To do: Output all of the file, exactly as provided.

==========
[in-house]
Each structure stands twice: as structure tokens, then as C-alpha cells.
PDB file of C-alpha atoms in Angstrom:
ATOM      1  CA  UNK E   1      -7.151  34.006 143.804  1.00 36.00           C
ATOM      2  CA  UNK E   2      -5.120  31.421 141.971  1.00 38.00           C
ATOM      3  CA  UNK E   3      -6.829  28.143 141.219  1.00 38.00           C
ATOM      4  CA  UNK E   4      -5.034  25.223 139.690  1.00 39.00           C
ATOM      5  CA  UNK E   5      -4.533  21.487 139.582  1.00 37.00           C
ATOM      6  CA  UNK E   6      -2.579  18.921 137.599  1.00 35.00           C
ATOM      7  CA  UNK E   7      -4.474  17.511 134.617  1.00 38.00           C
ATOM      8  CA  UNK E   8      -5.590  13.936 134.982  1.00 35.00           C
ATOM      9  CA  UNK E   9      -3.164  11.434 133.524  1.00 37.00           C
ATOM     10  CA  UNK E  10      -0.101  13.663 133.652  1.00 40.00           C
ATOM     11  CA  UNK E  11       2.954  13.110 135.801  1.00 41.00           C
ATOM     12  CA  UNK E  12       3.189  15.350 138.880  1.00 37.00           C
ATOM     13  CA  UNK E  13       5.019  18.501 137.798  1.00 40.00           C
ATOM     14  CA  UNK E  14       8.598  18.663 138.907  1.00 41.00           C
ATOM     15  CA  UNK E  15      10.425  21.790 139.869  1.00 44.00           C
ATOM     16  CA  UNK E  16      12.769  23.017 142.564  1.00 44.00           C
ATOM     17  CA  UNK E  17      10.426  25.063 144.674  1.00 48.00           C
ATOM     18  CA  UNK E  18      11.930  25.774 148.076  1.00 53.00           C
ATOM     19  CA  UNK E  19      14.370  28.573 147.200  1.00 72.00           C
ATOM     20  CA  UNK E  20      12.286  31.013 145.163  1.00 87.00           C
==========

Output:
[in-house]
Each structure stands twice: as structure tokens, then as C-alpha cells.
PDB file of C-alpha atoms in Angstrom:
ATOM      1  CA  UNK E   1      -7.151  34.006 143.804  1.00 36.00           C
ATOM      2  CA  UNK E   2      -5.120  31.421 141.971  1.00 38.00           C
ATOM      3  CA  UNK E   3      -6.829  28.143 141.219  1.00 38.00           C
ATOM      4  CA  UNK E   4      -5.034  25.223 139.690  1.00 39.00           C
ATOM      5  CA  UNK E   5      -4.533  21.487 139.582  1.00 37.00           C
ATOM      6  CA  UNK E   6      -2.579  18.921 137.599  1.00 35.00           C
ATOM      7  CA  UNK E   7      -4.474  17.511 134.617  1.00 38.00           C
ATOM      8  CA  UNK E   8      -5.590  13.936 134.982  1.00 35.00           C
ATOM      9  CA  UNK E   9      -3.164  11.434 133.524  1.00 37.00           C
ATOM     10  CA  UNK E  10      -0.101  13.663 133.652  1.00 40.00           C
ATOM     11  CA  UNK E  11       2.954  13.110 135.801  1.00 41.00           C
ATOM     12  CA  UNK E  12       3.189  15.350 138.880  1.00 37.00           C
ATOM     13  CA  UNK E  13       5.019  18.501 137.798  1.00 40.00           C
ATOM     14  CA  UNK E  14       8.598  18.663 138.907  1.00 41.00           C
ATOM     15  CA  UNK E  15      10.425  21.790 139.869  1.00 44.00           C
ATOM     16  CA  UNK E  16      12.769  23.017 142.564  1.00 44.00           C
ATOM     17  CA  UNK E  17      10.426  25.063 144.674  1.00 48.00           C
ATOM     18  CA  UNK E  18      11.930  25.774 148.076  1.00 53.00           C
ATOM     19  CA  UNK E  19      14.370  28.573 147.200  1.00 72.00           C
ATOM     20  CA  UNK E  20      12.286  31.013 145.163  1.00 87.00           C